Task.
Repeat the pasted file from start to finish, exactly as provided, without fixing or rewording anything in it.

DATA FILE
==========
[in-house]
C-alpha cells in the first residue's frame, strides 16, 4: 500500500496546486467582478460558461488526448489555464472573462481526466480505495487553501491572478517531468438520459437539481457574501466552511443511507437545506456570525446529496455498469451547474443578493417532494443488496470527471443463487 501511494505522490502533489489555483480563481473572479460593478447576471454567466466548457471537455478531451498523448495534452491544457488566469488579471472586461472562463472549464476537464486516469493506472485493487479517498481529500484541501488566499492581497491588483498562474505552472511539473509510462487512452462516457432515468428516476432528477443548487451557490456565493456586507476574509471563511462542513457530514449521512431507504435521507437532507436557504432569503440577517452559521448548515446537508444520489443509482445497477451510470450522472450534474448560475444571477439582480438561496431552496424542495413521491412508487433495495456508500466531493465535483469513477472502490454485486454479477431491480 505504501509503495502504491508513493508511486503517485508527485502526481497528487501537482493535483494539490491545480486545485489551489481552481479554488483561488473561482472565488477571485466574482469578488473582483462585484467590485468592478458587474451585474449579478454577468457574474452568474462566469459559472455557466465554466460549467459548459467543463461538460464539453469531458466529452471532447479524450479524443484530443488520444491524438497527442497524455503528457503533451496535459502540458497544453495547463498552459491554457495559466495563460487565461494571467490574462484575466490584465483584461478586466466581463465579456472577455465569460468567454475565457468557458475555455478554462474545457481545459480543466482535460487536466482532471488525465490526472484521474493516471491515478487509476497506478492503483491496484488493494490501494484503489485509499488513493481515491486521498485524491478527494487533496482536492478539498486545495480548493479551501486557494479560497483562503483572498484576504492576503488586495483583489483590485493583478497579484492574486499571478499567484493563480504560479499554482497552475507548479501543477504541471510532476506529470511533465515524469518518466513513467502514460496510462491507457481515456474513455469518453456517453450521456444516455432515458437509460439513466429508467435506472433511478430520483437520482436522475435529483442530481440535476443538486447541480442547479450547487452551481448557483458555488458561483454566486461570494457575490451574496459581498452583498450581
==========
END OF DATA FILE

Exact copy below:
[in-house]
C-alpha cells in the first residue's frame, strides 16, 4: 500500500496546486467582478460558461488526448489555464472573462481526466480505495487553501491572478517531468438520459437539481457574501466552511443511507437545506456570525446529496455498469451547474443578493417532494443488496470527471443463487 501511494505522490502533489489555483480563481473572479460593478447576471454567466466548457471537455478531451498523448495534452491544457488566469488579471472586461472562463472549464476537464486516469493506472485493487479517498481529500484541501488566499492581497491588483498562474505552472511539473509510462487512452462516457432515468428516476432528477443548487451557490456565493456586507476574509471563511462542513457530514449521512431507504435521507437532507436557504432569503440577517452559521448548515446537508444520489443509482445497477451510470450522472450534474448560475444571477439582480438561496431552496424542495413521491412508487433495495456508500466531493465535483469513477472502490454485486454479477431491480 505504501509503495502504491508513493508511486503517485508527485502526481497528487501537482493535483494539490491545480486545485489551489481552481479554488483561488473561482472565488477571485466574482469578488473582483462585484467590485468592478458587474451585474449579478454577468457574474452568474462566469459559472455557466465554466460549467459548459467543463461538460464539453469531458466529452471532447479524450479524443484530443488520444491524438497527442497524455503528457503533451496535459502540458497544453495547463498552459491554457495559466495563460487565461494571467490574462484575466490584465483584461478586466466581463465579456472577455465569460468567454475565457468557458475555455478554462474545457481545459480543466482535460487536466482532471488525465490526472484521474493516471491515478487509476497506478492503483491496484488493494490501494484503489485509499488513493481515491486521498485524491478527494487533496482536492478539498486545495480548493479551501486557494479560497483562503483572498484576504492576503488586495483583489483590485493583478497579484492574486499571478499567484493563480504560479499554482497552475507548479501543477504541471510532476506529470511533465515524469518518466513513467502514460496510462491507457481515456474513455469518453456517453450521456444516455432515458437509460439513466429508467435506472433511478430520483437520482436522475435529483442530481440535476443538486447541480442547479450547487452551481448557483458555488458561483454566486461570494457575490451574496459581498452583498450581